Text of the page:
Plan for Concorde caused tourism fear
Concern over Concorde concentrated the minds of the government 30 years ago. Ministers were worried about the fallout on the tourism trade from the still-to-fly Anglo-French supersonic aircraft.
The Concorde did not become airborne until March 1969, but anxieties were being expressed about the project in Dublin a year earlier.
One document highlighted fears that the Concorde "overpressure" area could stretch for 60 miles in one direction and 27 miles in the other.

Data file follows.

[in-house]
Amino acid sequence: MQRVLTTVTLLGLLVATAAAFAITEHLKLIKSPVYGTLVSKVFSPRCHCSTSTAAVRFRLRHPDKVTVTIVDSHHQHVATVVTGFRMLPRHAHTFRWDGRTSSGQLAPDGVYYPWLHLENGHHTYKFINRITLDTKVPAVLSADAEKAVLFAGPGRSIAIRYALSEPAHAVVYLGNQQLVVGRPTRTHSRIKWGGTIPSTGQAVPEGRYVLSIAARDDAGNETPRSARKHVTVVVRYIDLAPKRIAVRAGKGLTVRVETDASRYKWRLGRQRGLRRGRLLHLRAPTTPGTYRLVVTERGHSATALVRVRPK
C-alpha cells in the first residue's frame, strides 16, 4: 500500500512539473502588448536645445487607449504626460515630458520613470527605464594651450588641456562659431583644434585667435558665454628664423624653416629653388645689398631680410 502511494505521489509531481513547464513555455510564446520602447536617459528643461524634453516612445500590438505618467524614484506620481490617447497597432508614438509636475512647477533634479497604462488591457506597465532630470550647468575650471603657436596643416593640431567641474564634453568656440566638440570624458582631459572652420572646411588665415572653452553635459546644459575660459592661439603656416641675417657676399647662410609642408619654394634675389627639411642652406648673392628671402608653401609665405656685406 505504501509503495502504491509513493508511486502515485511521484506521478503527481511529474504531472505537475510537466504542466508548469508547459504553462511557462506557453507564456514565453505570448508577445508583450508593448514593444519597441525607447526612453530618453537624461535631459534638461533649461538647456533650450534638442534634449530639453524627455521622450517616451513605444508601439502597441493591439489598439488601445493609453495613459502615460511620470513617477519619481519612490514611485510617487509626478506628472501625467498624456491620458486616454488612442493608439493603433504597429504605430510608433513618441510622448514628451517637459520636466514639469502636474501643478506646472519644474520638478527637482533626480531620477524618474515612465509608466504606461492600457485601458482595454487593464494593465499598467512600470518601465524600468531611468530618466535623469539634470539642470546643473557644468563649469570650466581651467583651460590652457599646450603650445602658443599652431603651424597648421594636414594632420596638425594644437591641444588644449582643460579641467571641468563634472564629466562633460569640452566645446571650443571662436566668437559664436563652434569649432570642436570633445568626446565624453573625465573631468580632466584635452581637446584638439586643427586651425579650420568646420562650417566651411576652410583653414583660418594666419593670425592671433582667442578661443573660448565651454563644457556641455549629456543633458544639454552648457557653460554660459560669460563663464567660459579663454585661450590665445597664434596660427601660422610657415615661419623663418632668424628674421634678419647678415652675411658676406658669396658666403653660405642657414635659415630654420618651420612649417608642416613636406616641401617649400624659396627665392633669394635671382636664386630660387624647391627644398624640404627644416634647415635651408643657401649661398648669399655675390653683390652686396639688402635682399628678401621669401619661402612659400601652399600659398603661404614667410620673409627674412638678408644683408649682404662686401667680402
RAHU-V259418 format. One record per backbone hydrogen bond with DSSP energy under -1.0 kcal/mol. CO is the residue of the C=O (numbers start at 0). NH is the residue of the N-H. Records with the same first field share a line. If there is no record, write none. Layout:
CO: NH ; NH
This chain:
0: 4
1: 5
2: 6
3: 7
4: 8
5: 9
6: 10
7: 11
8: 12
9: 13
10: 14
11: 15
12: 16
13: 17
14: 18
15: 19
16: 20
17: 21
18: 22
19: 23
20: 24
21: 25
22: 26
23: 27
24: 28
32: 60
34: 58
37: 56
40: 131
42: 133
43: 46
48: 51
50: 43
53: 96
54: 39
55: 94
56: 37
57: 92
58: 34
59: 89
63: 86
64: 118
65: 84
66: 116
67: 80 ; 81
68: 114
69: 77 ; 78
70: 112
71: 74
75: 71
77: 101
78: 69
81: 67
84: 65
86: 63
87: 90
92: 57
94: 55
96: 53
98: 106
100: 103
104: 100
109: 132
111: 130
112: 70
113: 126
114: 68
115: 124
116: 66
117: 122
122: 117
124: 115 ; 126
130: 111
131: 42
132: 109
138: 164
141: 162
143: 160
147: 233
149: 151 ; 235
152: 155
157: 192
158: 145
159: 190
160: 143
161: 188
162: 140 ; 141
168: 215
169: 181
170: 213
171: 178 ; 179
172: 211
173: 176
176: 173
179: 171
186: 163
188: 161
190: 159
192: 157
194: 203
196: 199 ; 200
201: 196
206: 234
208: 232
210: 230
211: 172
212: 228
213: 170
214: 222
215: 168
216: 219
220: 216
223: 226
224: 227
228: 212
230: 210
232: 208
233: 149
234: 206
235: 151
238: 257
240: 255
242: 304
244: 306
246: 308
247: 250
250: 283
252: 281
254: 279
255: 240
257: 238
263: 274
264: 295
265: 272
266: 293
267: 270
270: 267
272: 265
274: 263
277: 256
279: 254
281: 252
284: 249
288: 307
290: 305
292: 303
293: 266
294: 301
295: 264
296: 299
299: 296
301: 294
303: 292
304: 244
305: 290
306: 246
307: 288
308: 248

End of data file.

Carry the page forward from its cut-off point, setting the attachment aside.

Believing "the relative tranquillity" of Ireland was a major factor in attracting tourists, some ministers felt Concorde's sonic boom would have damaging consequences for the holiday industry, and urged the drafting of legislation to ban the noise.